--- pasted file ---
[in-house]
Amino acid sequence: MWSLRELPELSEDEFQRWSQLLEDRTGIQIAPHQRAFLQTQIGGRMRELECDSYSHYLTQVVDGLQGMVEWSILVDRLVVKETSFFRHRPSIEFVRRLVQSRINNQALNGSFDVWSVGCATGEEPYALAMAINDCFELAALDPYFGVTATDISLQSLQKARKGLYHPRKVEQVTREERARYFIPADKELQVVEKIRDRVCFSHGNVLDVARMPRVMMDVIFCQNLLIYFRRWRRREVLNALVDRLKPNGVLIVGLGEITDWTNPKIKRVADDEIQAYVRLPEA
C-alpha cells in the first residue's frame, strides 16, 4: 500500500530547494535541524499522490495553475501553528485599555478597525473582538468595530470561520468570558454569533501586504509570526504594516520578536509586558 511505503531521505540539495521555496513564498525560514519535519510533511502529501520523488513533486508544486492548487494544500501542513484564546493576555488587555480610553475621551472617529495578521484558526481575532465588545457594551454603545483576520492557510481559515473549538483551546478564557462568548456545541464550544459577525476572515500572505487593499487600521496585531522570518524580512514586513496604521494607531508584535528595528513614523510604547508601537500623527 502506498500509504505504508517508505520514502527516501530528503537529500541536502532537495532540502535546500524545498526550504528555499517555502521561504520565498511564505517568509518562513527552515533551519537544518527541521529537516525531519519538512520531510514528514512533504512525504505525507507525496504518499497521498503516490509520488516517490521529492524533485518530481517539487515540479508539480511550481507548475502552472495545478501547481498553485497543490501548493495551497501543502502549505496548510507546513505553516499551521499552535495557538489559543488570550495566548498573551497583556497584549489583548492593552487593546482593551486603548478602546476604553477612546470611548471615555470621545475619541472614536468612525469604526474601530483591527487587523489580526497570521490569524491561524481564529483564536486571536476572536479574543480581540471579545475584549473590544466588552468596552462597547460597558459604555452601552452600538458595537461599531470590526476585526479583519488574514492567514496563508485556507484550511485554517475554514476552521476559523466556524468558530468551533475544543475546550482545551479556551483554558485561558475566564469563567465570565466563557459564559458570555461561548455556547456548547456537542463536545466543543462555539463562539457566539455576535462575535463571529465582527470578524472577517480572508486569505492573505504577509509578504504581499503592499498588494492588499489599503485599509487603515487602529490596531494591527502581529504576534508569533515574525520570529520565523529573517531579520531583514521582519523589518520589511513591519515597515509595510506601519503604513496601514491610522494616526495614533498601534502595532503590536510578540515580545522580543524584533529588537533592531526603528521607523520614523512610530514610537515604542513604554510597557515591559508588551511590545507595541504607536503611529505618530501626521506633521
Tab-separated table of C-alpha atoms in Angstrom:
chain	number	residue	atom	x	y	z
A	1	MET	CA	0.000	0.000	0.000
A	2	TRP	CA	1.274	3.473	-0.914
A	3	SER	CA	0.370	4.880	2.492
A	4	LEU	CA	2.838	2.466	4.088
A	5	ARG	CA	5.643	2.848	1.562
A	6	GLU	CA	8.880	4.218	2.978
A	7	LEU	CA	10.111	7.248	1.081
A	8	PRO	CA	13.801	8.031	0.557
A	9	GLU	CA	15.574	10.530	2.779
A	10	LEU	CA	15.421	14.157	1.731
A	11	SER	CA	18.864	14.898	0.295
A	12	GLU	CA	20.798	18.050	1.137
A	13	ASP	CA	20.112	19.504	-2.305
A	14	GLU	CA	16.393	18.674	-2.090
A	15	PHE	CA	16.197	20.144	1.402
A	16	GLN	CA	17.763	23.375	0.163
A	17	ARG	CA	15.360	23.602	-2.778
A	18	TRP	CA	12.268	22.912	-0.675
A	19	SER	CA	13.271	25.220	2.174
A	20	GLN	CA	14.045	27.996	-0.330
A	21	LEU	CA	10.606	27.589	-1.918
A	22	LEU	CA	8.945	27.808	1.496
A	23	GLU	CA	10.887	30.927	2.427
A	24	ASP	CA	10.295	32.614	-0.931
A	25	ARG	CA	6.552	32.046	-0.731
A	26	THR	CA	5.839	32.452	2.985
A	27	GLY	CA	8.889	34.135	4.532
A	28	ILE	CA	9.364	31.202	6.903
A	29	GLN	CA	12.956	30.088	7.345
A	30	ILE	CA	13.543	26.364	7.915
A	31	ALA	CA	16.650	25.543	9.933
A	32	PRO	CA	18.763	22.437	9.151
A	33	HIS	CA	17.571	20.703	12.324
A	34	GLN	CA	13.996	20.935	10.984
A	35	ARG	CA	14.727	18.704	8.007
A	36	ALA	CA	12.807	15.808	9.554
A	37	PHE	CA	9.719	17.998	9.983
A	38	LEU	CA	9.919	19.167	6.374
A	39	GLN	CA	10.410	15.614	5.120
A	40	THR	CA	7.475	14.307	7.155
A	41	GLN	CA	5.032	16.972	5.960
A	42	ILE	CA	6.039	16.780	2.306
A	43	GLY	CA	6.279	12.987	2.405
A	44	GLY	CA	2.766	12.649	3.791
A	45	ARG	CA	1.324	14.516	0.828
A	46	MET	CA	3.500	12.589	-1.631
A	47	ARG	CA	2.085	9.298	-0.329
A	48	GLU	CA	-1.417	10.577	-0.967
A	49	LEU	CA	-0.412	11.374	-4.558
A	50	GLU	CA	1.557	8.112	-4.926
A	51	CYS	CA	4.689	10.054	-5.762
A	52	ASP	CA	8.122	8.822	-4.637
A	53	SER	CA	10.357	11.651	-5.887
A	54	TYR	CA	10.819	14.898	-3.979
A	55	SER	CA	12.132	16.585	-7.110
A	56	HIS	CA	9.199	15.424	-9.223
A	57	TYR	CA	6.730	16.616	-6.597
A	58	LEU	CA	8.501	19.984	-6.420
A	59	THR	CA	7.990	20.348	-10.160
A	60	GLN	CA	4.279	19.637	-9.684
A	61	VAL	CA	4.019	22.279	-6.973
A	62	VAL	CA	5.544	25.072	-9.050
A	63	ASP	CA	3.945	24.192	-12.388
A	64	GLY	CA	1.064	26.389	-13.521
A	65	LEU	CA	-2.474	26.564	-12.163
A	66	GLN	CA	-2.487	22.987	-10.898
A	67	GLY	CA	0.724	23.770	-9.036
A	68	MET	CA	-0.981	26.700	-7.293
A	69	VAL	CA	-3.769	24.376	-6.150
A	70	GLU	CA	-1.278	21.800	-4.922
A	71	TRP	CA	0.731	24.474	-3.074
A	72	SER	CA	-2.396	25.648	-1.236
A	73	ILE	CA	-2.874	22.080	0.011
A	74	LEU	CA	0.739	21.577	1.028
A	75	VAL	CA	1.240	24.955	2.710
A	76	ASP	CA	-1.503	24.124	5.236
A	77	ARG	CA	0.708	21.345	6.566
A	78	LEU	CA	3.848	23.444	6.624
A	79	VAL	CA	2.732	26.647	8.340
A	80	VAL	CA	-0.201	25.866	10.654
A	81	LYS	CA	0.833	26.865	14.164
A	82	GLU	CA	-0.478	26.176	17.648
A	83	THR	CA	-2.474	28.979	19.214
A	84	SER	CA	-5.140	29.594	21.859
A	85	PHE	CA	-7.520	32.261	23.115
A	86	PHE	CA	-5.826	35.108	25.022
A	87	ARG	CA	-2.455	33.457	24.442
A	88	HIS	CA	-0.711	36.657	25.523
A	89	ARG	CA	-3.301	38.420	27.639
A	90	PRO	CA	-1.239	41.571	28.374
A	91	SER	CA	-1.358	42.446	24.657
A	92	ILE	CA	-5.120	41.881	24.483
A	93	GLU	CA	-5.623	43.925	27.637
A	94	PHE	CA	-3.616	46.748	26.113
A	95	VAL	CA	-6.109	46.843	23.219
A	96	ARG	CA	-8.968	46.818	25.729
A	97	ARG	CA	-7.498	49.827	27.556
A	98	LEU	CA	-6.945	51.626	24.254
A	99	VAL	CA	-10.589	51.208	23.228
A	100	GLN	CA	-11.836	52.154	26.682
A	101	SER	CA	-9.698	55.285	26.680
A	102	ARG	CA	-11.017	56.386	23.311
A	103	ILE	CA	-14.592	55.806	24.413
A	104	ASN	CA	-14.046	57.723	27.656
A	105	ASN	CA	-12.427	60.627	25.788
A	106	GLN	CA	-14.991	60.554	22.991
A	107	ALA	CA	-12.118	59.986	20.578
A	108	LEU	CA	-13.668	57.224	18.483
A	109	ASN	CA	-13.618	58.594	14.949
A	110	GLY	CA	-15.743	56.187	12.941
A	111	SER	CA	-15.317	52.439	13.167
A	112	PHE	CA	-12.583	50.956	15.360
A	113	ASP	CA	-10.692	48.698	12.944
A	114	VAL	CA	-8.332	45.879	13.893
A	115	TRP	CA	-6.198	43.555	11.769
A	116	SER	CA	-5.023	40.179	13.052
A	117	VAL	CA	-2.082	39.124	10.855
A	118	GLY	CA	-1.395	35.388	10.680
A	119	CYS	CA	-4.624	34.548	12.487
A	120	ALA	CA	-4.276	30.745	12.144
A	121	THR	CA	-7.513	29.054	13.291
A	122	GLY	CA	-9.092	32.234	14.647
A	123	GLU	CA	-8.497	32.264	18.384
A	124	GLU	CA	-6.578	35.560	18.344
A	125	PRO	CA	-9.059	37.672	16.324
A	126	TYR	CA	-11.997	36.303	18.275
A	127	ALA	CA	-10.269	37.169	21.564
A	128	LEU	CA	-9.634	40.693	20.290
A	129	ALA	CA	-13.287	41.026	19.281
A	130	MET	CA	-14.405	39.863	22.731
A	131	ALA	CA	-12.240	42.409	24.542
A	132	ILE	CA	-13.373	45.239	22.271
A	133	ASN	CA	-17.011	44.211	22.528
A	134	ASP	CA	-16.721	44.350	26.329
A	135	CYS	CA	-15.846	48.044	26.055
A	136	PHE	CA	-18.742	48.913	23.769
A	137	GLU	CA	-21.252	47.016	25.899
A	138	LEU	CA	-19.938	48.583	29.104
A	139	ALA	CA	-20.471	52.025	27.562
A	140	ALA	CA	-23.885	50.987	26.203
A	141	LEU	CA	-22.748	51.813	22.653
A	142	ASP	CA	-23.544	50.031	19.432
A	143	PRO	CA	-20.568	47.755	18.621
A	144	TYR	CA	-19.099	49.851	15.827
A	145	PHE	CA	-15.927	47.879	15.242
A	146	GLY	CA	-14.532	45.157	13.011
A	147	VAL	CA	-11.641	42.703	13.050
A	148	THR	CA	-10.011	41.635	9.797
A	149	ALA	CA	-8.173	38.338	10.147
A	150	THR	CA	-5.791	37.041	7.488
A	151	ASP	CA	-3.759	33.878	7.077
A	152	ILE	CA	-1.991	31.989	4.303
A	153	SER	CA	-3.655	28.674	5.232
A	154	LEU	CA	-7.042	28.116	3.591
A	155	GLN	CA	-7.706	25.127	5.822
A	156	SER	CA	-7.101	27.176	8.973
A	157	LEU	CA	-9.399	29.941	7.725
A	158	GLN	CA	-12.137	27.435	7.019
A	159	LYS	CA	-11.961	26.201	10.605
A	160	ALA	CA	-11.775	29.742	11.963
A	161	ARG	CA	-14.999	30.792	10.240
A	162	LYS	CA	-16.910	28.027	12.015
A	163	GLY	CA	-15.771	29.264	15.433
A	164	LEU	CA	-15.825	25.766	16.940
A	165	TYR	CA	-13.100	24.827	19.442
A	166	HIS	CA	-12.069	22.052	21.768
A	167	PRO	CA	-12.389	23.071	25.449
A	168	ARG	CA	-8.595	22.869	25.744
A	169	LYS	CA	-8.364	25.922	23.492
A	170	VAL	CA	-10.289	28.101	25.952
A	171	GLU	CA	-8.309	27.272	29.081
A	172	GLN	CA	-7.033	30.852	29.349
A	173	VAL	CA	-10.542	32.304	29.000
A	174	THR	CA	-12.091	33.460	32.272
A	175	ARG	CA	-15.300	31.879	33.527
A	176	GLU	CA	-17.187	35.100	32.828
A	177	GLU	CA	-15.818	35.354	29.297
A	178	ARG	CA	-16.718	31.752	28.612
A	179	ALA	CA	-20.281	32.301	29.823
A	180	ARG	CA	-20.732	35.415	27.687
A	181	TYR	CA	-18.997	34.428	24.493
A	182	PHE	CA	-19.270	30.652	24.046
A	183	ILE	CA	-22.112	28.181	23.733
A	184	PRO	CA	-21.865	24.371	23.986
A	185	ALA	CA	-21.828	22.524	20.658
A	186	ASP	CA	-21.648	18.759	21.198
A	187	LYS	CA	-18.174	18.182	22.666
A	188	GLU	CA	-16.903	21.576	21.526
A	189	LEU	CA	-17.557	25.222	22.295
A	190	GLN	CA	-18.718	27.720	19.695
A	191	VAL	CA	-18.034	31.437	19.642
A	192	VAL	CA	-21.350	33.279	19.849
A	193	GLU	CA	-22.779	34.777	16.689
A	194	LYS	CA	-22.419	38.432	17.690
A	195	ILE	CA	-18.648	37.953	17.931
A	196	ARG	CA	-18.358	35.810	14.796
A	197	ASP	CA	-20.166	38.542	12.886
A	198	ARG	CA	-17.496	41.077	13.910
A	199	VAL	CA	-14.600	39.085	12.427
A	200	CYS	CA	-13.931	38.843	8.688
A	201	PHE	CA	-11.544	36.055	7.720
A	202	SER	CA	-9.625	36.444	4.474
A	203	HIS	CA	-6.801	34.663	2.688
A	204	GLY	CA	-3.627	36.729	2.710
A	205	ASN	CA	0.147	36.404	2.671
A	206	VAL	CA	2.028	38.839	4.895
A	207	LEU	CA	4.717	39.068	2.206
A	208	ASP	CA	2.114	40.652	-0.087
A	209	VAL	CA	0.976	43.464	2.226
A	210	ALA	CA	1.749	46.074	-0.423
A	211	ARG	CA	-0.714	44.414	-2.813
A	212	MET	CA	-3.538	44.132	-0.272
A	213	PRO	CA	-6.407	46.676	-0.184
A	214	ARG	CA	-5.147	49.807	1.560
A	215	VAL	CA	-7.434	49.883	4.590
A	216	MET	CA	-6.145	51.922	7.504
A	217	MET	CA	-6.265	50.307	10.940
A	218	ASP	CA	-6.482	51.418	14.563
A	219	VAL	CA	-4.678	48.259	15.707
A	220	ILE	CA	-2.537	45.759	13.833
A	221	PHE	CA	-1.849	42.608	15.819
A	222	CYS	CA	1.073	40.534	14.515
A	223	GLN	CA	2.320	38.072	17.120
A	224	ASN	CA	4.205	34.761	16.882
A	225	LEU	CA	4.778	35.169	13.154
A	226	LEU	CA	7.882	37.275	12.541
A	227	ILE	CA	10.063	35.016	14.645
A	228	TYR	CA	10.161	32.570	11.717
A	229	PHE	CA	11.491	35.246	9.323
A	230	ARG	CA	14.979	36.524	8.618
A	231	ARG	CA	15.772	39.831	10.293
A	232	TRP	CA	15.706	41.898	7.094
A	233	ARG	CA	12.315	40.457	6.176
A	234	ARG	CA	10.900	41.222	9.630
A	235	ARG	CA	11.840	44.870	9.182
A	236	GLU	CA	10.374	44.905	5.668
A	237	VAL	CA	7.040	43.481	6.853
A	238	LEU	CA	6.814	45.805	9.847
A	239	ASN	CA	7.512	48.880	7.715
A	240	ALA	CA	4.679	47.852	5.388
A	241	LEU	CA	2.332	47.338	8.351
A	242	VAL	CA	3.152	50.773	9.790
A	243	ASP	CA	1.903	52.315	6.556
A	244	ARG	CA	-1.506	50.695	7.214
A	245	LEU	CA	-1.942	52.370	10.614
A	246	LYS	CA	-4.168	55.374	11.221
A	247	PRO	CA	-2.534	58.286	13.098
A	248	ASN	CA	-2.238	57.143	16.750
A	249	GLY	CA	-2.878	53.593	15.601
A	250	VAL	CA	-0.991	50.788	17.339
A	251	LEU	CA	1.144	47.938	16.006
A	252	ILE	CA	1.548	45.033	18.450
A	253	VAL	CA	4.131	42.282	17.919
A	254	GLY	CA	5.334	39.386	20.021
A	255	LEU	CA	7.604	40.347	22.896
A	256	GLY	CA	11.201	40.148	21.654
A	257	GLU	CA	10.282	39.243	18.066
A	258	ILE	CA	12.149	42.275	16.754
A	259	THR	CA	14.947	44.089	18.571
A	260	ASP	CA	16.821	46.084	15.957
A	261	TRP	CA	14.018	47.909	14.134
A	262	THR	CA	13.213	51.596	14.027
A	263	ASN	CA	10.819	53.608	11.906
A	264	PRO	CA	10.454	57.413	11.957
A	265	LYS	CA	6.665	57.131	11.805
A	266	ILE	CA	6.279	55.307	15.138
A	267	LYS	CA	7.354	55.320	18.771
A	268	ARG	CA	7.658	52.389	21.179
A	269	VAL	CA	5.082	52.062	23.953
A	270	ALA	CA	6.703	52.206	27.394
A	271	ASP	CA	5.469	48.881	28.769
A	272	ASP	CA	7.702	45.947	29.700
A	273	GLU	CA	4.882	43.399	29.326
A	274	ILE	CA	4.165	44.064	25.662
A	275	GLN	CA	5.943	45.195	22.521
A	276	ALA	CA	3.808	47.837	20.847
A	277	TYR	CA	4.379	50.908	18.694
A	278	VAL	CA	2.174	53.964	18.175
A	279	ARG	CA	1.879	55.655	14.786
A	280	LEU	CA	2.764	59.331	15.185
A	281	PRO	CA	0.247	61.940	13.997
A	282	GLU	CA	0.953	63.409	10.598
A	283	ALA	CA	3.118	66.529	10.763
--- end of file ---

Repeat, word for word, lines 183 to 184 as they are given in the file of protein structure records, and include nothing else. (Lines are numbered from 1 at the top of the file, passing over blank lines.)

A	178	ARG	CA	-16.718	31.752	28.612
A	179	ALA	CA	-20.281	32.301	29.823